Sunday, 28 June 2009

Breaking the cycle in the cause of art


Setting out for a bike ride last Sunday we spotted a notice advertising a two-day art show in Knowle Village Hall. It was 21 June, the final day, and the show was going to close in two hours. We were still on the outskirts of Budleigh, heading north. “The aim of every artist is to arrest motion,” wrote the novelist William Faulkner, and this seemed pretty apt advice. So a quick decision was taken: a turn off the main road through the pretty hamlet of Kersbrook, then back towards Budleigh and in a few minutes we were in Knowle.

Left: Budleigh beach huts, by Janie Heyde



Five artists and their work were on display. All were local, and all very different from each other. Budleigh-based Janie Heyde sells her work as World's End Originals. She spent much of her childhood in Cornwall and was influenced by the St Ives School of Artists.

The coast and scenes in small Devon coastal towns like Budleigh and Clovelly inspire much of her work, which is often, as she says, “quirky, with a liberal use of colour.” Her late husband described her work as “sunny pictures to make you smile” and she thinks that is not a bad description. Right: Beside the Seaside, Janie Heyde's current favourite piece

Left: Anticipation by Gail Jensen

Exmouth artist Gail Jensen told me “I'm into people... I don't do landscapes” although she was painting Blackberry Camp, near Beer, famous for its bluebells when we met. She specializes in nudes, but finds that landscapes sell better.



Gail Jensen started an art college course but did not complete it; painting for her is an enjoyable hobby. She sells her work through exhibitions with Exmouth Art Group, which has its 63rd Annual Exhibition on 30 July 2009 http://www.exmouthartgroup.org.uk/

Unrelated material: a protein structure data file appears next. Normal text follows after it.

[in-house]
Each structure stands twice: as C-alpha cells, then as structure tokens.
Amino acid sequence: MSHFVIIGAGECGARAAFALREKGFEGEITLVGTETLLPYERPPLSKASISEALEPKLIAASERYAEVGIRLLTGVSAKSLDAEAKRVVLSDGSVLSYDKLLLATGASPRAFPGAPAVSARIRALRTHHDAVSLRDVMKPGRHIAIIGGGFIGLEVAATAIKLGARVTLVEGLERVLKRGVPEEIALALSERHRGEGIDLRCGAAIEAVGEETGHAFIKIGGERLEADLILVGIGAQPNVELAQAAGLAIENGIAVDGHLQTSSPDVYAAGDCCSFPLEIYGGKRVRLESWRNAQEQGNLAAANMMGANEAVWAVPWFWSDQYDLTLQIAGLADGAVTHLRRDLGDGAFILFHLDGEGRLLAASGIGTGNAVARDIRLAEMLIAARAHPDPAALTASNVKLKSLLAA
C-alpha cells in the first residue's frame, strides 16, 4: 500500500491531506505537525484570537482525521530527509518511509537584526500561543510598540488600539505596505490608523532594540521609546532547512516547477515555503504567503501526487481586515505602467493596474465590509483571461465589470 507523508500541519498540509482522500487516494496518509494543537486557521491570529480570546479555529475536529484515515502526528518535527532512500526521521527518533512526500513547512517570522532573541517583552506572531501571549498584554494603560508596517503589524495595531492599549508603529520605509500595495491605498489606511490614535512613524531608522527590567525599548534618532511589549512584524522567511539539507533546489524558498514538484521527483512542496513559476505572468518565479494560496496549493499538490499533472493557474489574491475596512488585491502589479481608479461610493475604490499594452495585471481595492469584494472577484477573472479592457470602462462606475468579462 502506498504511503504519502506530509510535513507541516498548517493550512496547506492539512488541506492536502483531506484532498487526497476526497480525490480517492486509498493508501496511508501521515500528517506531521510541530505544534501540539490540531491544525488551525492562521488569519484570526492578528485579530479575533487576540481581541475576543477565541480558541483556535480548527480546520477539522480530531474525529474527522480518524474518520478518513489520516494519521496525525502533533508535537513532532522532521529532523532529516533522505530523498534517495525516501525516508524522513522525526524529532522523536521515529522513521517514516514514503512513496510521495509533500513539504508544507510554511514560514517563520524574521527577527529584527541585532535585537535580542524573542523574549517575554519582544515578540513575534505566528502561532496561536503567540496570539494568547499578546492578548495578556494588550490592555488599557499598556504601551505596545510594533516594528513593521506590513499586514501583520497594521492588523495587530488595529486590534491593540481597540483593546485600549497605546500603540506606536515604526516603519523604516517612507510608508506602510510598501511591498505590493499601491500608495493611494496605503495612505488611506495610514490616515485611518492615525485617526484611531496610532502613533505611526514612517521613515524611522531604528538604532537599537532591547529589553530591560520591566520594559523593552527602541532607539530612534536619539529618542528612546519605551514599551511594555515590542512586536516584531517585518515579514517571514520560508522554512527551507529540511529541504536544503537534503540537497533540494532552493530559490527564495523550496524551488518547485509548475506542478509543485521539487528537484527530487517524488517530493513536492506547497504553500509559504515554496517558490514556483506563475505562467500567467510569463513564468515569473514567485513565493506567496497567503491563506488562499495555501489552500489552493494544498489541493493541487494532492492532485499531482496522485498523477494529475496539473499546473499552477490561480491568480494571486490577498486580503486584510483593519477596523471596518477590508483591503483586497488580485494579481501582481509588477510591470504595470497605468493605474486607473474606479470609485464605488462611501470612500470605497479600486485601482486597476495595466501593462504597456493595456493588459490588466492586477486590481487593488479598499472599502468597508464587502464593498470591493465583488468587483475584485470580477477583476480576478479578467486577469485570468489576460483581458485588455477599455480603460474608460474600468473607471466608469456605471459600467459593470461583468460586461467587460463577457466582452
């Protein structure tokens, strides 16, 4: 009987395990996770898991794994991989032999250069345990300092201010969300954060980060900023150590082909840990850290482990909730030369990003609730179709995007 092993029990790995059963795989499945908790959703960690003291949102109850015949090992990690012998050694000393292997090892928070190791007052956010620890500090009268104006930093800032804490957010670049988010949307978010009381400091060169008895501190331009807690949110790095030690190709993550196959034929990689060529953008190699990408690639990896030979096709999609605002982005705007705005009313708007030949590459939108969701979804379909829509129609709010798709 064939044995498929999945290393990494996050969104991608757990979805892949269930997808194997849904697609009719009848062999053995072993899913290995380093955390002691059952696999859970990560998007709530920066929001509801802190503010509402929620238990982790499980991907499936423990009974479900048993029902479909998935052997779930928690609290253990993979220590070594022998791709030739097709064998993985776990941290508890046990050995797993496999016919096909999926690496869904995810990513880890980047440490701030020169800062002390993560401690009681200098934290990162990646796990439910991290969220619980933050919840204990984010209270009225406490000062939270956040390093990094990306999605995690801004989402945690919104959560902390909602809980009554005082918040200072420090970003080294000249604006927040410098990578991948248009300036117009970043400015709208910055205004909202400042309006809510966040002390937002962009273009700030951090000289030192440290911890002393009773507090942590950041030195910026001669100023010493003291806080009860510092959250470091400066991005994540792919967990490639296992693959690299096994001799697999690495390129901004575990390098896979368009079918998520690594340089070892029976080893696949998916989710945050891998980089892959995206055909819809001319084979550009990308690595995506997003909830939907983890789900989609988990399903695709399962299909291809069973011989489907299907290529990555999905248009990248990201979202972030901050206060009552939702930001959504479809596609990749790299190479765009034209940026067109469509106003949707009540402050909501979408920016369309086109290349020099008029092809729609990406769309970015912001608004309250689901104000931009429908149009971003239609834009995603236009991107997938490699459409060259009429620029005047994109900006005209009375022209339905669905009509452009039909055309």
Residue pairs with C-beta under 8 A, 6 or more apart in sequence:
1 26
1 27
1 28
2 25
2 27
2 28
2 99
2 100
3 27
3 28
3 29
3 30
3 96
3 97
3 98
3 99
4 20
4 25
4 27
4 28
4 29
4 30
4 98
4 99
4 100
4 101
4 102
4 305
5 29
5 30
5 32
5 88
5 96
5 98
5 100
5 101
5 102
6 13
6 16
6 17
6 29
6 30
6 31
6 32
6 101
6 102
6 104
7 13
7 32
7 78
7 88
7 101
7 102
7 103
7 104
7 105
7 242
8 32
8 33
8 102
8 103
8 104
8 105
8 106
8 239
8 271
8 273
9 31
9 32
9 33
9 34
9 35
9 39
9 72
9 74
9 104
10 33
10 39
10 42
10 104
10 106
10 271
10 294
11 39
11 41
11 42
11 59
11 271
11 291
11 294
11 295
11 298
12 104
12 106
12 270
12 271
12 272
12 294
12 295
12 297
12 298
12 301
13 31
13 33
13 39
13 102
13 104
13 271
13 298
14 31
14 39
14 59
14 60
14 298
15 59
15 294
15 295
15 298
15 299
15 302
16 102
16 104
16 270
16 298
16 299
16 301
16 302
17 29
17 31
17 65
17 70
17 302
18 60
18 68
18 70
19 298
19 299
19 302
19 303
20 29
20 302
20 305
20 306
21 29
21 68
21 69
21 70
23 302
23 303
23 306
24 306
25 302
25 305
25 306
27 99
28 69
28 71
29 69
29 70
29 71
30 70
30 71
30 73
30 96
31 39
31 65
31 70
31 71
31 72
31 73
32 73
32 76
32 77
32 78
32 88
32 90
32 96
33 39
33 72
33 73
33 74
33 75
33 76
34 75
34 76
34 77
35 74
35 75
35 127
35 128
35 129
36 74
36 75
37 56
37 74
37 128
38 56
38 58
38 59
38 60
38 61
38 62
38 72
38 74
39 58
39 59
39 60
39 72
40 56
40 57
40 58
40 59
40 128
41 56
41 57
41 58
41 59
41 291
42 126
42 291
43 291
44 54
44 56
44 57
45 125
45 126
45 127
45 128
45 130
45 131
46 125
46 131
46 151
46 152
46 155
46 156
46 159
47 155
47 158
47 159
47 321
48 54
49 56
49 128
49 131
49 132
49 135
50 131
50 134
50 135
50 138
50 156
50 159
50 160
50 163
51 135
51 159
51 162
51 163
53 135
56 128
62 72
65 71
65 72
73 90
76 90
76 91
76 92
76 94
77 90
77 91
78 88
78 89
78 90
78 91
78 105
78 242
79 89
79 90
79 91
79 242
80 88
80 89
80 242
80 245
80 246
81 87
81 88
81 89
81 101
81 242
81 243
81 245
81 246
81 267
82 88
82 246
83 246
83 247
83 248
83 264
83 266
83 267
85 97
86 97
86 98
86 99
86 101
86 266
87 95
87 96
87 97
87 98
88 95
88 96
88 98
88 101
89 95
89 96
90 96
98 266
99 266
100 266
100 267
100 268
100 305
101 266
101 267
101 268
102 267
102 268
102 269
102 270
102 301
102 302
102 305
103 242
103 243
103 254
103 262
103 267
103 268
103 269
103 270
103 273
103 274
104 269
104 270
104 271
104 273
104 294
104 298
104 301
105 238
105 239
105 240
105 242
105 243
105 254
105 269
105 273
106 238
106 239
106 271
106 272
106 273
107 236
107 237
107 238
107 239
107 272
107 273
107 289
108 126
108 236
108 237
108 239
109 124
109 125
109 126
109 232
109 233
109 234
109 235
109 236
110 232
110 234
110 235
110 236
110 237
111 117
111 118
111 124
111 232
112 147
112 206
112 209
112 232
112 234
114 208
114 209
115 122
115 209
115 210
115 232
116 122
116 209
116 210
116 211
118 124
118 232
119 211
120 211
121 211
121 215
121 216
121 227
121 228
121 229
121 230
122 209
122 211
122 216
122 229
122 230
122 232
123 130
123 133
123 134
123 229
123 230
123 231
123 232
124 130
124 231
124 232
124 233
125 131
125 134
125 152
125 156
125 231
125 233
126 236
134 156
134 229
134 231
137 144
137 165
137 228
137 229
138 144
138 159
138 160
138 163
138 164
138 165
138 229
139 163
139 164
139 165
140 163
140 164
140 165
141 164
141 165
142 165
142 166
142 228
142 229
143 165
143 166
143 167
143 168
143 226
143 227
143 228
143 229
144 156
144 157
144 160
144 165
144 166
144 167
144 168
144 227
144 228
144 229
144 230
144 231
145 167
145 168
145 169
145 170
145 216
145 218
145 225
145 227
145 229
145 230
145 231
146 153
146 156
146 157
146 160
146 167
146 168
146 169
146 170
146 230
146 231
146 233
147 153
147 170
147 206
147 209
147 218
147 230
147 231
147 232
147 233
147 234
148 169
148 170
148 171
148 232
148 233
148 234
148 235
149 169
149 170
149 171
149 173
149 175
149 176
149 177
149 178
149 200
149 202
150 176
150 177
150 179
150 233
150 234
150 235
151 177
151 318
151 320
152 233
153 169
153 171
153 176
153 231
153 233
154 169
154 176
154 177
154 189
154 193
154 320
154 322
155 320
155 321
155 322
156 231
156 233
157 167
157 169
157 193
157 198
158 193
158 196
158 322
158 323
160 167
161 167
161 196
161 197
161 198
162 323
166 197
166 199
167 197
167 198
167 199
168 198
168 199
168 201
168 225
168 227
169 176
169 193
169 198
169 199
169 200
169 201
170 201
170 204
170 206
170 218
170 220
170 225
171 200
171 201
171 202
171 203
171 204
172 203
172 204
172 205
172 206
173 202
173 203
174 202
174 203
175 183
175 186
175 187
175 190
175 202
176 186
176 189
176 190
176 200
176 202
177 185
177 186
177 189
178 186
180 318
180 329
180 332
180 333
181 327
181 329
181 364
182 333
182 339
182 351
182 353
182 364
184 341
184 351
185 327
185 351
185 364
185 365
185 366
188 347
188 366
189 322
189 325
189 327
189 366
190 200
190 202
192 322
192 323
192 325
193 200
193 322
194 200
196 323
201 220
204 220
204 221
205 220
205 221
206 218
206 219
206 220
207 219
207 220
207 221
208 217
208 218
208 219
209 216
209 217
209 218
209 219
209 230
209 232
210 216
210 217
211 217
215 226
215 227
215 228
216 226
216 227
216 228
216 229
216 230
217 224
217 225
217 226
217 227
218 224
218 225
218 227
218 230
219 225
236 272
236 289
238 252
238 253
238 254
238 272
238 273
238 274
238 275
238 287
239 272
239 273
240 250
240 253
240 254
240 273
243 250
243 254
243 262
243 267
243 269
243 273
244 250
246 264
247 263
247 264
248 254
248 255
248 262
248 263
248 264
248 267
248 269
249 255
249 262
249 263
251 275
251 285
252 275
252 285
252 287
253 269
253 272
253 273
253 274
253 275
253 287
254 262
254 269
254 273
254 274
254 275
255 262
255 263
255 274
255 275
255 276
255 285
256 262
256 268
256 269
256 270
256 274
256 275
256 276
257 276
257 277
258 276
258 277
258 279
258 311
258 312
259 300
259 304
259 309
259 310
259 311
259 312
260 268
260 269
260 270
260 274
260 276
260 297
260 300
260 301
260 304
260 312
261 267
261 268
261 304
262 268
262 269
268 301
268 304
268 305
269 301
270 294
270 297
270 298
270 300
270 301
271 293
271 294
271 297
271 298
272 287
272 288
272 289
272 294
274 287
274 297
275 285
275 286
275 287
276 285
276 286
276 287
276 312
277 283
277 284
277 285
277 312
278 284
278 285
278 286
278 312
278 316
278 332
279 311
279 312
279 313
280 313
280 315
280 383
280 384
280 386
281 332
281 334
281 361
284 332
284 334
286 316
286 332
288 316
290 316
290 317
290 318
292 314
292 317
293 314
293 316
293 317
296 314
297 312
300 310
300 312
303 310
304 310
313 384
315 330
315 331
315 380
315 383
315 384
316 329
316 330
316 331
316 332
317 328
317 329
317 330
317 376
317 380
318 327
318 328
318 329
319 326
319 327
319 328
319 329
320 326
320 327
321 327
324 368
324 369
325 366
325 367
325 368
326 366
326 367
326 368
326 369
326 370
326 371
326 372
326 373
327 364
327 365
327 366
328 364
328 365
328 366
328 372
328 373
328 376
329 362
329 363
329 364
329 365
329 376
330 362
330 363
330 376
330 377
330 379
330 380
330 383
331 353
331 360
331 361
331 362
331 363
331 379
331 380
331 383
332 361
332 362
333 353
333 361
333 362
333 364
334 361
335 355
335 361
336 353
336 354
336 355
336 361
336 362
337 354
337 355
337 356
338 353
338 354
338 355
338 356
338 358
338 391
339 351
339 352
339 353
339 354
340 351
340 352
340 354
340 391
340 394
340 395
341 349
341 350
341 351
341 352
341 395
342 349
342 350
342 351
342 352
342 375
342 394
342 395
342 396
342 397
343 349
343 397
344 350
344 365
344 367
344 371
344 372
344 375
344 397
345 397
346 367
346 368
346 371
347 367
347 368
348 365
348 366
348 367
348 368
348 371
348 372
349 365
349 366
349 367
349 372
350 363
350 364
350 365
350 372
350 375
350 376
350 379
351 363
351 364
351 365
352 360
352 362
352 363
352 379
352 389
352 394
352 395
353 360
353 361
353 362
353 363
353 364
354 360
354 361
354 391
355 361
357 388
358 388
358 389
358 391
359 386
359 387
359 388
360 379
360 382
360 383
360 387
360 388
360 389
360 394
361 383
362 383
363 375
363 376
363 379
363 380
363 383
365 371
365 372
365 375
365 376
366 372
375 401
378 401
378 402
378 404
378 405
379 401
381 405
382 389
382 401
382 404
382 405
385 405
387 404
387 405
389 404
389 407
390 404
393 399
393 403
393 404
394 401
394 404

Right: Tea for Two






Keith Beaney has lived in Devon for 13 years but came originally from Kent. He told me that he has “always made things” and aims to convey the energy of the natural landscape in his work. His Nexus was inspired by crop circles.





His mirrors are unique designs which will not be replicated. This one was made with Douglas fir flowers, sorrell seed, birch catkins, stinking iris berries, oak and beech leaf, oak acorns, and mud from South Farm.



Budleigh artist Bridgee Malone has lived in the town for 18 years and is a fan of the Heritage Crafts Association http://www.heritagecrafts.org.uk/ Her work Eden which was on display (pictured left) is clearly inspired by the Italian artist Lucio Fontana (1899-1968)



Another influence on her as seen in her Spot the Dog has been the abstract expressionist painter Lee Krasner (1908-1984), wife of the artist Jackson Pollock (1912-1956), who similarly played a part in the Abstract Expressionism movement.



Frances Margaret was the only sculptor exhibiting. Growing up on the family farm in Devon left her with a lifelong passion for horses. She has been sculpting commercially for the last ten years, creating original equine pieces in bronze or bronze resin.


Left: Grace, by Frances Margaret



Right: Spirit of Desert Orchid
Frances Margaret’s work has been shown widely at events including the Society of Equestrian Artists’ annual exhibition at Christie’s and the Horse of the Year Show. Her equine sculptures are seen in the homes of horse lovers worldwide, including celebrities like Olympic rider Mary King and opera legend Luciano Pavarotti.
Our visit proved to be fascinating and thoroughly enjoyable break from our ride, all the more so for being unexpected. If you would like further details about the artists, drop me an email at mr.downes@gmail.com






















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